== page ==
Theory of Computation (CS422) in Fall 2017 at KAIST's School of Computing

The Theory of Computation provides a sound logical foundation to computer science. By comparing various formal models of computation with respect to their capabilities, it identifies both fundamental features and ultimate limitations of contemporary digital computing machinery. Rigorous notions of efficiency are captured by famous complexity classes such as P and PSPACE; and concepts like oracles or polynomial-time reduction permit to compare computational problems with respect to their algorithmic cost: NP-hardness results thus serve as 'beacons' of intractability.
Lecturer: Martin Ziegler

Lectures: classroom #2112 in building E3

Schedule: Wednesdays and Fridays 9:00am to 10:15am

Language: English only

Teaching Assistant: Ivan Koswara

Office/claiming hour: Fridays 10:30am to 11:30am in E3 #3409

Attendance: 10 points for missing less than 5 lectures, 9 when missing 5 lectures, and so on: 14 or more missed lectures earn you no attendance points.

Grading: The final grade will be composed as follows (small changes reserved): Homework 20%, Midterm exam 30%, Final exam 40%, Attendance 10%.

Exams: There will be a midterm exam (Monday, Oct 16, 9h00-11h30, #2112) and a final exam (Monday, Dec 11, 9h00-11h30, #2112).



We make a special pedagogical effort to avoid the arduous Turing machine formalism and instead employ a variant of WHILE programs.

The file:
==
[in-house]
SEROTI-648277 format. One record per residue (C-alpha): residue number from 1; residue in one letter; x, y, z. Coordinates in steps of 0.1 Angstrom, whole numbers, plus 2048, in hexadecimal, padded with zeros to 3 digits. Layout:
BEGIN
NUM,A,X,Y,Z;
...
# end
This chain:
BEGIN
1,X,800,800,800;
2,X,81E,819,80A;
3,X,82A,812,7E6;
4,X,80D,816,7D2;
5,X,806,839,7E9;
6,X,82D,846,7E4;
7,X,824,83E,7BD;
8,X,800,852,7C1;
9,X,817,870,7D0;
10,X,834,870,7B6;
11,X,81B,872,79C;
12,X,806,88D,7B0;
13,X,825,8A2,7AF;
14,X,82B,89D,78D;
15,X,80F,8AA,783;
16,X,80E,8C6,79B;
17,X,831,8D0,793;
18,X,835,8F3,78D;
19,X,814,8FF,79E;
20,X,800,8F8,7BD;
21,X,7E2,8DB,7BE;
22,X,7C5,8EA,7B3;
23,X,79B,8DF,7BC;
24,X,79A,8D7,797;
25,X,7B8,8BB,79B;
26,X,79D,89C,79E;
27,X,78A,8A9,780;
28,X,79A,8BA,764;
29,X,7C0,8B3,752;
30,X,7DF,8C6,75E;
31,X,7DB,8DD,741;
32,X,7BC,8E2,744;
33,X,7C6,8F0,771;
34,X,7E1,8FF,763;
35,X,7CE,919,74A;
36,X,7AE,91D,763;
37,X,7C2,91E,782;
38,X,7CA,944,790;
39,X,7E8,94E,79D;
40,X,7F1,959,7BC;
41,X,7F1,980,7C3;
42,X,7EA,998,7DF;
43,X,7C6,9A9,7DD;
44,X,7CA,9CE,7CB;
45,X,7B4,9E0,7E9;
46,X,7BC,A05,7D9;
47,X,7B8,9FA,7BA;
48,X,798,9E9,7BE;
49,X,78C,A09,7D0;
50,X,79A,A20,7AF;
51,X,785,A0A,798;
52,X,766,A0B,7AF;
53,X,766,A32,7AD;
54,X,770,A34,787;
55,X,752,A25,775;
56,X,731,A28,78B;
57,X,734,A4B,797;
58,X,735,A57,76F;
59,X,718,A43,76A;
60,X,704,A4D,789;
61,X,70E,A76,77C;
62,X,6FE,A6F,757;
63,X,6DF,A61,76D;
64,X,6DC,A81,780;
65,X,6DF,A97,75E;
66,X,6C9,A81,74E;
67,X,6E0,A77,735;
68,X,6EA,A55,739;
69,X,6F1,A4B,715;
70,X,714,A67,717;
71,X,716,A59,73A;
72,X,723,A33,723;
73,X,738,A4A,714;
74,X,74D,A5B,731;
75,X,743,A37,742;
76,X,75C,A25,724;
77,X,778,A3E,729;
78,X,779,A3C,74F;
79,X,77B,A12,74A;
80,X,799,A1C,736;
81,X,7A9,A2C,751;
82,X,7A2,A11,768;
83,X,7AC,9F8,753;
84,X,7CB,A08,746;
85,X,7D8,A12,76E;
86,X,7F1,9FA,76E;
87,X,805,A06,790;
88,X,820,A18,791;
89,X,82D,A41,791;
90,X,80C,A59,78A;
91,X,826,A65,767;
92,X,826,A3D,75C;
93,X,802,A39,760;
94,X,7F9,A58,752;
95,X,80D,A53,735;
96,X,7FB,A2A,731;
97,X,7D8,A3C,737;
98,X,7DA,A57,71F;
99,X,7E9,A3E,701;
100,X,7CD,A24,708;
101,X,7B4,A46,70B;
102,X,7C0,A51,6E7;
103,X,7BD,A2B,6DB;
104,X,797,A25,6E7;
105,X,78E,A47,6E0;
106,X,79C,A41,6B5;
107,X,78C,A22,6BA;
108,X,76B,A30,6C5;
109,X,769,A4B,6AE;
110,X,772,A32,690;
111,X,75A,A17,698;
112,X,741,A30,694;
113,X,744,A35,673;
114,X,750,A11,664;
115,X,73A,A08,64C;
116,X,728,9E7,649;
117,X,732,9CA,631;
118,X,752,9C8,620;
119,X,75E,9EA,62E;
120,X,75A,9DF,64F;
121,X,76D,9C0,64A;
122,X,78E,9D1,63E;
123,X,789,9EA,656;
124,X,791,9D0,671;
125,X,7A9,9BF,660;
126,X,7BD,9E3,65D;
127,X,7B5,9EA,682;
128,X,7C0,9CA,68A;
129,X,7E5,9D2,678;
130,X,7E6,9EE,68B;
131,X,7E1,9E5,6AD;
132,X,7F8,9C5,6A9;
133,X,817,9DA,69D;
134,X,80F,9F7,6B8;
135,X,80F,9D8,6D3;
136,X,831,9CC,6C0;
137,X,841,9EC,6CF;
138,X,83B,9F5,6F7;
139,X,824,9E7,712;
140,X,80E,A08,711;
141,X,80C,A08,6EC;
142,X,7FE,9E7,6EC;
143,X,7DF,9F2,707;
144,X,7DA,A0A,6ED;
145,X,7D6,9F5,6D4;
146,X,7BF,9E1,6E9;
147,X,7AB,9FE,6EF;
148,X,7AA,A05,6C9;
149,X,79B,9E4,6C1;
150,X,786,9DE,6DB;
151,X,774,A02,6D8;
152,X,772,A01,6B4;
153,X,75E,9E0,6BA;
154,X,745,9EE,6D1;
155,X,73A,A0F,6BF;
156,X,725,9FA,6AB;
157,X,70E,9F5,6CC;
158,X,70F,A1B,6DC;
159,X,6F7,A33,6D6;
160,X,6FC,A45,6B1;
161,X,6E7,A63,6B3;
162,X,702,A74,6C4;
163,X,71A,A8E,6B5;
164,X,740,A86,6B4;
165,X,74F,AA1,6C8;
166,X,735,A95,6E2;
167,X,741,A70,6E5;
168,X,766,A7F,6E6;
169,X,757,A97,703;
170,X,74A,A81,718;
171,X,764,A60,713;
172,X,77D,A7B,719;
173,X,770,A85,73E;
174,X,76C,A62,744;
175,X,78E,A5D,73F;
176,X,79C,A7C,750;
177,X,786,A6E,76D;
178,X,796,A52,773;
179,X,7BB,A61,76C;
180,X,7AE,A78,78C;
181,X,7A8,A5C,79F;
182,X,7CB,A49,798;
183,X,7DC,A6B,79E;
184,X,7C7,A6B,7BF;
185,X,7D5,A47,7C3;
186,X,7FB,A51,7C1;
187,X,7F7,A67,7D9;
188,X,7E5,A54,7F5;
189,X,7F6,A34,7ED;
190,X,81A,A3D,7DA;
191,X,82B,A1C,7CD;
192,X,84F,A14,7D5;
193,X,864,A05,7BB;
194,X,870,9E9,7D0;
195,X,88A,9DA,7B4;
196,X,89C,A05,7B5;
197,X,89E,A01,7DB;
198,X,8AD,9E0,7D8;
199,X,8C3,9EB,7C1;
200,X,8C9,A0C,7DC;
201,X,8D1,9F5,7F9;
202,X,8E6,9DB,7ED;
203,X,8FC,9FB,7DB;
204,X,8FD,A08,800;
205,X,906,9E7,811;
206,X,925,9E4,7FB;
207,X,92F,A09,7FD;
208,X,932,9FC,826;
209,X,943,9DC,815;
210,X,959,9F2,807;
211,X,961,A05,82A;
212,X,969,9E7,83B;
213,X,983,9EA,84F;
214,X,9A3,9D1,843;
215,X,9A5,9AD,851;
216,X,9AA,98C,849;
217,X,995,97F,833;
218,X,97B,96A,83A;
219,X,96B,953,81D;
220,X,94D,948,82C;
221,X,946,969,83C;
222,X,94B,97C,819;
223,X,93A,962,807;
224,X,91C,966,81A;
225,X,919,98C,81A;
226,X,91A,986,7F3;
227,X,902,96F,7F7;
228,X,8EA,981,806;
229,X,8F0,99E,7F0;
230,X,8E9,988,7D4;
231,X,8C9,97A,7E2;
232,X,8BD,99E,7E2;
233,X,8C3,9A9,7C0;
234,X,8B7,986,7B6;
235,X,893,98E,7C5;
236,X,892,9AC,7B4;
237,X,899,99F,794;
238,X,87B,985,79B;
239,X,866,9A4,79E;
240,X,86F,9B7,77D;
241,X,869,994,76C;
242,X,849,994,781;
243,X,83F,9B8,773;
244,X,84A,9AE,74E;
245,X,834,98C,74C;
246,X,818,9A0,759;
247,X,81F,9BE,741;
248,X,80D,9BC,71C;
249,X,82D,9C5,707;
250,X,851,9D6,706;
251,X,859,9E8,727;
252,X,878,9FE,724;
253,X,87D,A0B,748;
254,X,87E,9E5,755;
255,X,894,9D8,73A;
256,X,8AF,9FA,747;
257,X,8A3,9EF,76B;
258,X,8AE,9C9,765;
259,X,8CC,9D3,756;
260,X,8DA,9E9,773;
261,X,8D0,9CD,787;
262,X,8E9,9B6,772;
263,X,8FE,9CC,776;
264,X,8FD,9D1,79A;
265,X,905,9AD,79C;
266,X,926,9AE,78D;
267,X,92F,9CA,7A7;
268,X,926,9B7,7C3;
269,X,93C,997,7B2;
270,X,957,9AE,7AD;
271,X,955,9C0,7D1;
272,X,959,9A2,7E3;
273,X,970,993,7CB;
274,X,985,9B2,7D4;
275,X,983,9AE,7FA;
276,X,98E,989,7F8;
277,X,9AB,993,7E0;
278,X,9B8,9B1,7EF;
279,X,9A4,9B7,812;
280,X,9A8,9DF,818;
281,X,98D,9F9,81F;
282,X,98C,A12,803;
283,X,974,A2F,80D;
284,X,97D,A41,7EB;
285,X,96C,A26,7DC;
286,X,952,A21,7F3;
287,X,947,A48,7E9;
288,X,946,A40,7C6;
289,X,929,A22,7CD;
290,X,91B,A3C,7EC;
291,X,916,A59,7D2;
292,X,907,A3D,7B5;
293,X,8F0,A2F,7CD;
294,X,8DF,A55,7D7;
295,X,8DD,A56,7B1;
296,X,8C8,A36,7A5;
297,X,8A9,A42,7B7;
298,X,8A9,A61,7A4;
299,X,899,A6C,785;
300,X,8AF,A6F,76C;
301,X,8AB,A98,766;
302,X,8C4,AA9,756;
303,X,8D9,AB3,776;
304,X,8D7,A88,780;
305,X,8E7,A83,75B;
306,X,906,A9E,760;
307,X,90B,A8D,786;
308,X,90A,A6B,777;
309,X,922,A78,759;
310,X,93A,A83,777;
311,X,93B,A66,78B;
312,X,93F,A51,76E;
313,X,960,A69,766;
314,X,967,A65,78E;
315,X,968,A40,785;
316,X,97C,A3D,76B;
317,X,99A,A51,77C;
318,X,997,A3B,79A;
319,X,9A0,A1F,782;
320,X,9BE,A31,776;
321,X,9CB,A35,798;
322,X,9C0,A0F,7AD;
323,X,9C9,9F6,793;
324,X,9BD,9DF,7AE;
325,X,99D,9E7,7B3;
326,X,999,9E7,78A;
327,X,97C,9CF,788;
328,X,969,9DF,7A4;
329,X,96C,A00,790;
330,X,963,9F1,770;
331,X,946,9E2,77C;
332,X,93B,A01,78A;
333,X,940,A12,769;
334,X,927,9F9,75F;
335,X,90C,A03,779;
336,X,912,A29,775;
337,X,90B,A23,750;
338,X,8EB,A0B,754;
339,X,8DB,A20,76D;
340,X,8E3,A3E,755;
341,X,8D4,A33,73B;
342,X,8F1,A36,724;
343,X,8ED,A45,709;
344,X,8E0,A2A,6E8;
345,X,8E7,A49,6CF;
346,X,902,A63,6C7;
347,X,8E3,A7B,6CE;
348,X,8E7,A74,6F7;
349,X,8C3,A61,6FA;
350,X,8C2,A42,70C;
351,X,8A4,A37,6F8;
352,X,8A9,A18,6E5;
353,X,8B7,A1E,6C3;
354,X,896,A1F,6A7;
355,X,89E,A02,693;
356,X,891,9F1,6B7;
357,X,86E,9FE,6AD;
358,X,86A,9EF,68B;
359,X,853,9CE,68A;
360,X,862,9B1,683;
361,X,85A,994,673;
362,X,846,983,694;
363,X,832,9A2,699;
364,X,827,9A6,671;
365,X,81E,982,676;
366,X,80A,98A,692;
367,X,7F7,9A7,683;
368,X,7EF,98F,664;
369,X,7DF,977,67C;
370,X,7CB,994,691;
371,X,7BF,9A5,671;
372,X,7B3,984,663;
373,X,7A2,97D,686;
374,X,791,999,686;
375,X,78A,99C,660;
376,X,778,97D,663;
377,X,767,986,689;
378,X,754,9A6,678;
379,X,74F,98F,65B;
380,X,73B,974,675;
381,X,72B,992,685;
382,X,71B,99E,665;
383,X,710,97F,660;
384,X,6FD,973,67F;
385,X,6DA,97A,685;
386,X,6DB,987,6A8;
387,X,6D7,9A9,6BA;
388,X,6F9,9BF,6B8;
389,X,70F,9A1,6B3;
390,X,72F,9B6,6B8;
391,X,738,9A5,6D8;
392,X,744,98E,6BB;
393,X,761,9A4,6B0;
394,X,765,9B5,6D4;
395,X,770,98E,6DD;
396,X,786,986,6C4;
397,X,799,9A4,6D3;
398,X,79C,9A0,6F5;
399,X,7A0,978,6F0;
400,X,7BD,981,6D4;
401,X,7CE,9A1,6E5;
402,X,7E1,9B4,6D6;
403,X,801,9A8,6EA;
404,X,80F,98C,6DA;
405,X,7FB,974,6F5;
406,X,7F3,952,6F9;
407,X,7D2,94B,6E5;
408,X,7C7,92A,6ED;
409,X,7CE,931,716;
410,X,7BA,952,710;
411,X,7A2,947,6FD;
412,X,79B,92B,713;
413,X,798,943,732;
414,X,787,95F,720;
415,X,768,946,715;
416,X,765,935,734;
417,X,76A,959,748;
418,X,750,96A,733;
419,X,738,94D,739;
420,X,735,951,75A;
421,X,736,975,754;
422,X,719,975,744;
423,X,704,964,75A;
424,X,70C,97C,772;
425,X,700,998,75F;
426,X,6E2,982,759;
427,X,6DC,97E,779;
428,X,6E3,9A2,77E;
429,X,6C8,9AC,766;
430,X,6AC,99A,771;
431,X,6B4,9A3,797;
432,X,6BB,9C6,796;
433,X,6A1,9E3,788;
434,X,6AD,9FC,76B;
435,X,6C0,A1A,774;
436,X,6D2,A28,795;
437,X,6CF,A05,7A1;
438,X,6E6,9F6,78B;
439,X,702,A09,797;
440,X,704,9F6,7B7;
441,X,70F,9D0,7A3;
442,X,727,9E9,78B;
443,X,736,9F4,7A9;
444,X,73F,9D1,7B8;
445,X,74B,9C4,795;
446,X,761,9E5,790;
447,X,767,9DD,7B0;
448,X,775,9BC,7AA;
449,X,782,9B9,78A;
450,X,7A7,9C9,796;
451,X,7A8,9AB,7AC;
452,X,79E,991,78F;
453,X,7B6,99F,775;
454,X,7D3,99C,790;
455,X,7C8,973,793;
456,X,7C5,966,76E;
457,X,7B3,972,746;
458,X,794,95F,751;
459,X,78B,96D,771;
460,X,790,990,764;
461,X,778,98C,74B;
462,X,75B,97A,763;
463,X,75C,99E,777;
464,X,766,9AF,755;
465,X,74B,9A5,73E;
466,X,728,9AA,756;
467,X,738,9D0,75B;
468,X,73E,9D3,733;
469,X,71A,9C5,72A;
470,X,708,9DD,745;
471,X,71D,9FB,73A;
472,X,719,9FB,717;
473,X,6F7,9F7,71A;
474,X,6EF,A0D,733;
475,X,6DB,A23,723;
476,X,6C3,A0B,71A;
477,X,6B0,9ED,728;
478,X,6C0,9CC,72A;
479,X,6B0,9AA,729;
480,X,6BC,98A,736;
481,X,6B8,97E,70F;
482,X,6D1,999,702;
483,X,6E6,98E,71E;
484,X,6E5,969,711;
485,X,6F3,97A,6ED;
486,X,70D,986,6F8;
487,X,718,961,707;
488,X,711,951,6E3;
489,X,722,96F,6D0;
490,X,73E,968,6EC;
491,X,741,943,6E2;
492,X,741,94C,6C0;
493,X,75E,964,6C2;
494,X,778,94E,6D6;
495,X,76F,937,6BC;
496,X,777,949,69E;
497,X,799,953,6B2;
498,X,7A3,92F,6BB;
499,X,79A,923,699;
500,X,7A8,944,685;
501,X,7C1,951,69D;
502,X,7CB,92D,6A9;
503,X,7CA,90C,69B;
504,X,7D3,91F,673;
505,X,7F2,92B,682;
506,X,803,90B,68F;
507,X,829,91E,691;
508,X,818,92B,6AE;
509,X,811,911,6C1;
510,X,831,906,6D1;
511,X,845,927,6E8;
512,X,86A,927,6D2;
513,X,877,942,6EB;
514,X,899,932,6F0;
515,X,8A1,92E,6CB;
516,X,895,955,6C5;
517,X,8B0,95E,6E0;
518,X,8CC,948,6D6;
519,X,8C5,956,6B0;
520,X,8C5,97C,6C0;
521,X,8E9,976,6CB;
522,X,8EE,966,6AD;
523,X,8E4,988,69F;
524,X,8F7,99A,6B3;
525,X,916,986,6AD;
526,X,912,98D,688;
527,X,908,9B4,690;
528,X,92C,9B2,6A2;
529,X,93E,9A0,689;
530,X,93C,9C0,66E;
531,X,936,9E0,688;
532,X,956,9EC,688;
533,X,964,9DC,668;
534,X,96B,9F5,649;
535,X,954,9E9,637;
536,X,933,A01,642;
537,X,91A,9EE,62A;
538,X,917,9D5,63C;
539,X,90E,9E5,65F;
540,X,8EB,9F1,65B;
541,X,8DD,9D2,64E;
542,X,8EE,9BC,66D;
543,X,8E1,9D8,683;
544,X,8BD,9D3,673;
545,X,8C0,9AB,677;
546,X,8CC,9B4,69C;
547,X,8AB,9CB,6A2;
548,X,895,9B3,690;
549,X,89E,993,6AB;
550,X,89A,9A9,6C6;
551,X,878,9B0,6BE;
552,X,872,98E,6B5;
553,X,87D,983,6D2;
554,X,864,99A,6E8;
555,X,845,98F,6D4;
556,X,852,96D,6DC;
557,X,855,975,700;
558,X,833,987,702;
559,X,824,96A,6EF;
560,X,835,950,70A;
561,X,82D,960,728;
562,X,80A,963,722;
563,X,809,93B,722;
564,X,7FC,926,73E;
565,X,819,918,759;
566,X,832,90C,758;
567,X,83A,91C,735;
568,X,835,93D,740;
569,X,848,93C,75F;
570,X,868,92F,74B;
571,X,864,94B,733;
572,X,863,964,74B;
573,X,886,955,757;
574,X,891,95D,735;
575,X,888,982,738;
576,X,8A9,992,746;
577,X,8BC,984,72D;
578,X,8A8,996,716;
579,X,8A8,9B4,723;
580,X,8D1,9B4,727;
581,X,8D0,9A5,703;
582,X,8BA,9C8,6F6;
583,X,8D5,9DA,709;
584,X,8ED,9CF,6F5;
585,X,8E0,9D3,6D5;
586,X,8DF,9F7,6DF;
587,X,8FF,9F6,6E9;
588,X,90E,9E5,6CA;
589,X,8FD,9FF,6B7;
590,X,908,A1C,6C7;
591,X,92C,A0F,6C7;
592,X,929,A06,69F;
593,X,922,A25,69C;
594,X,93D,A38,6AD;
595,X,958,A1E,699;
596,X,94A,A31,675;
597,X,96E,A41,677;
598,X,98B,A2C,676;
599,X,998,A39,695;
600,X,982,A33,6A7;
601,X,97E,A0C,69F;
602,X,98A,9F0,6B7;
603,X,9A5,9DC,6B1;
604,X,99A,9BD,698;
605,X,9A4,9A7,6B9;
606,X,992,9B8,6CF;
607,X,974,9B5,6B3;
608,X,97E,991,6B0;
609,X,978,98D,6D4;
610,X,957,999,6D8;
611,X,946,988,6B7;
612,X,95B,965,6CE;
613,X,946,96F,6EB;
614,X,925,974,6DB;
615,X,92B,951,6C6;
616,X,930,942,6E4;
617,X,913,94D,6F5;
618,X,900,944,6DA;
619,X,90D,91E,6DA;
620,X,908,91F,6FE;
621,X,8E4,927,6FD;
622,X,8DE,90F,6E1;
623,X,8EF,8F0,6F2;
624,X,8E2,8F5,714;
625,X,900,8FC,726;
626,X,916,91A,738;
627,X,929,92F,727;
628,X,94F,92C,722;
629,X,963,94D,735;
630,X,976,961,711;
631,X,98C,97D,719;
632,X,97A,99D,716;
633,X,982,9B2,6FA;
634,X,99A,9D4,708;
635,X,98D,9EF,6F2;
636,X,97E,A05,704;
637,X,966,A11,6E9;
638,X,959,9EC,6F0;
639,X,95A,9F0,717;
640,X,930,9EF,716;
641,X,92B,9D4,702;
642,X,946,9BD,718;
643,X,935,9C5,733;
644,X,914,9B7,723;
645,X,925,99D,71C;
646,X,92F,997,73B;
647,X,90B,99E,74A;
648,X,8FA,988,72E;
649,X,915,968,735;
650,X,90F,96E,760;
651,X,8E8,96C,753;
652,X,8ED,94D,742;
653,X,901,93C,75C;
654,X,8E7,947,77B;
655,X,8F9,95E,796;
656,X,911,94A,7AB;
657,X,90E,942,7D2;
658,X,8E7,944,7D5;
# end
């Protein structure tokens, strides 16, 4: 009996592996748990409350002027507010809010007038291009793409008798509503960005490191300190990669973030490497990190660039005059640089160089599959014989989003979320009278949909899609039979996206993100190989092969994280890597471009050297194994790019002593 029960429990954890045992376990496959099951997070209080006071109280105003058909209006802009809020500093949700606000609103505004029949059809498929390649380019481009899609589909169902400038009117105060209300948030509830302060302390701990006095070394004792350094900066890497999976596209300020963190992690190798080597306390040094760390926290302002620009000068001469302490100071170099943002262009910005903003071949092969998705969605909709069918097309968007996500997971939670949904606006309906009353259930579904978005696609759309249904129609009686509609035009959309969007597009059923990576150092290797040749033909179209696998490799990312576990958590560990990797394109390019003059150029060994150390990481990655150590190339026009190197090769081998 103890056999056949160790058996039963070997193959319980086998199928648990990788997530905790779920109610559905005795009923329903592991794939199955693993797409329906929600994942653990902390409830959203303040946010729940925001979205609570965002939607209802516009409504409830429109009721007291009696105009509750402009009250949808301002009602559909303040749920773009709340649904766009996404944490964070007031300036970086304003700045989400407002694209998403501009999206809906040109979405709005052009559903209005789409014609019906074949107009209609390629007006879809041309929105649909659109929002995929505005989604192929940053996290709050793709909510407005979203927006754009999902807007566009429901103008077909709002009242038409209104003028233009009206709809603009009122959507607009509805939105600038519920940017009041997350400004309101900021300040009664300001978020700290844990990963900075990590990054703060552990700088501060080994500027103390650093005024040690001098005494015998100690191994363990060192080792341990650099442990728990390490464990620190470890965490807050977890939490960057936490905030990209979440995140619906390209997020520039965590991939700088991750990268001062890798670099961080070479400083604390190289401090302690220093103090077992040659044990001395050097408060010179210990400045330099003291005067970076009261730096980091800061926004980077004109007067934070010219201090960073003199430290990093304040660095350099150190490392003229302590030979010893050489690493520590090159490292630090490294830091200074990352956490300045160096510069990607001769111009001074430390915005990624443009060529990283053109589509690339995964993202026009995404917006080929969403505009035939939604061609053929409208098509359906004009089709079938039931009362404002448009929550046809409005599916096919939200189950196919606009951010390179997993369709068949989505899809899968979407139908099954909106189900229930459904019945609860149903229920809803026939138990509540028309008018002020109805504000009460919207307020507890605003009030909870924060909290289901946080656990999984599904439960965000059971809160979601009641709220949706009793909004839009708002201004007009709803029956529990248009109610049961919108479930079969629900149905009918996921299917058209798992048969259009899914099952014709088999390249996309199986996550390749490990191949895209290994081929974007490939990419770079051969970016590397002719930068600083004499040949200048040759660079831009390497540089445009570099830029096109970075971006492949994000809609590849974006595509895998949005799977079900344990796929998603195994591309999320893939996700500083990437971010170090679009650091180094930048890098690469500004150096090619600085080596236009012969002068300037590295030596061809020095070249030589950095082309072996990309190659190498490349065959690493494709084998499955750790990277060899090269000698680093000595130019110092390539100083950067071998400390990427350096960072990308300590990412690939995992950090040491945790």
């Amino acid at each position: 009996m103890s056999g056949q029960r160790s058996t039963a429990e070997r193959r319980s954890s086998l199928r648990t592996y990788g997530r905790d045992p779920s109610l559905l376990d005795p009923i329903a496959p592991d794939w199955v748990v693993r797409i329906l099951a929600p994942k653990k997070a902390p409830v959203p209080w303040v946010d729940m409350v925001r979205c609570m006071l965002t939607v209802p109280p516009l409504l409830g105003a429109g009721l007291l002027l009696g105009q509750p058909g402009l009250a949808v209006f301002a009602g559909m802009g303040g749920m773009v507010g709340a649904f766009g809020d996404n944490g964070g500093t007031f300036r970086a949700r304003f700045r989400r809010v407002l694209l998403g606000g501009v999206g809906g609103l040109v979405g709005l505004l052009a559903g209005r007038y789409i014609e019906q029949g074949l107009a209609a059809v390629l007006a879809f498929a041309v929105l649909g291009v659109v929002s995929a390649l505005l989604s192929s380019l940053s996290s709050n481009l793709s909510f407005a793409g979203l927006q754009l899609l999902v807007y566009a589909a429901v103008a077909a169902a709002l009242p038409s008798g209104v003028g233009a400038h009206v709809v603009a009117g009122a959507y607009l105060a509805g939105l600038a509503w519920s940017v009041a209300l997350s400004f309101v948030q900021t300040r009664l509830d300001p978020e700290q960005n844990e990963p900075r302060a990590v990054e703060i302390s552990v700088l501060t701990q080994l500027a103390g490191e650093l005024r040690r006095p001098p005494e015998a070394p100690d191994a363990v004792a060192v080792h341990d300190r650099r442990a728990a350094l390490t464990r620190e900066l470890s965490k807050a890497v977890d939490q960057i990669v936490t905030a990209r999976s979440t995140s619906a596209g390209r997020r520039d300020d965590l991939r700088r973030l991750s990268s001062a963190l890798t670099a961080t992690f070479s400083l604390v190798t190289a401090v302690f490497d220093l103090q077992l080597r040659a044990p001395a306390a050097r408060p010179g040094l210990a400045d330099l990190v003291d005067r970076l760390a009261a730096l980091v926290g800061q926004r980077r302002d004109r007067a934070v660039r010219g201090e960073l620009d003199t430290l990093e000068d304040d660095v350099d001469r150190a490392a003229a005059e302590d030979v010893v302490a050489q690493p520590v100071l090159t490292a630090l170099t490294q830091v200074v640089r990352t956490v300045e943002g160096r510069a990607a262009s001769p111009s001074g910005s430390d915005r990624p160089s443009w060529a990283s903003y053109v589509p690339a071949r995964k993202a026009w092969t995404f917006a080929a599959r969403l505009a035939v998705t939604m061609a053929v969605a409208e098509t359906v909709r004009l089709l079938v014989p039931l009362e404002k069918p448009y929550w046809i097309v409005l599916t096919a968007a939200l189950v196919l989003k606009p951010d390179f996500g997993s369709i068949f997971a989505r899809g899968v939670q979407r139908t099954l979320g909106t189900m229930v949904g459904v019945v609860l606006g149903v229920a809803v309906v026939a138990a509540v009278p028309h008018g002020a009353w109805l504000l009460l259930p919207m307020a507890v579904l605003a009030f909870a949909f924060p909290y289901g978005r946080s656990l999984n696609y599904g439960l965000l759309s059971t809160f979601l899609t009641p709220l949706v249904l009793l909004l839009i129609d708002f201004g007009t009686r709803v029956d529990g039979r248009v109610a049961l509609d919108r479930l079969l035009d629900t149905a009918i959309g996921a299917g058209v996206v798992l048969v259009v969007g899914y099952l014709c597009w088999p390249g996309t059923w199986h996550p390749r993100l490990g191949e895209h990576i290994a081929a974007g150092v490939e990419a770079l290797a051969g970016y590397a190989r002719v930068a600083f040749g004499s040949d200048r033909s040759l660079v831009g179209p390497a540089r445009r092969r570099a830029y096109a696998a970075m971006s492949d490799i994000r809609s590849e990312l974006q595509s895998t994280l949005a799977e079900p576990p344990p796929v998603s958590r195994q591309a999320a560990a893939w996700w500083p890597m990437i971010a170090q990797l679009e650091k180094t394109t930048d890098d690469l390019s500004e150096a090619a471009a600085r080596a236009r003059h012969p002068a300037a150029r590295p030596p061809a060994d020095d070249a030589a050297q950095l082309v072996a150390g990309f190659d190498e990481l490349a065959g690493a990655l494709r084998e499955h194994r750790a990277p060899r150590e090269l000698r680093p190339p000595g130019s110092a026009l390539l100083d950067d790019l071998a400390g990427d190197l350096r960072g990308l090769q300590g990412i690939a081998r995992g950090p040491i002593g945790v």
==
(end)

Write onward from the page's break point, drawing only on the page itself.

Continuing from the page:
1. Motivating Examples:
  2. Basic Computability Theory
  3. Advanced Computability
  4. Computational Complexity
  5. Structural Complexity / NPc
  6. PSPACE and Polynomial Hierarchy
  7. Advanced Complexity


Regularly recalling, applying, and extending the definitions, theorems, and proofs from the lecture is essential for comprehension and successful study. Therefore consider it as a courtesy that we will create homework assignments and publish them on this web page.  

Academic Honesty

Late homework submissions will be ignored (for grading: you could still win an award). Copied homework solutions receive 0 points. Cheating during the exam results in expulsion and 0 points.

Students are required to submit the declaration of Academic Honour Code with their signature in the lecture on Friday, September 8 at 9am.



  You are expected to buy some of these (or similar) books — latest for the midterm exam: leaving you enough time to thoroughly browse and compare them in the library, first.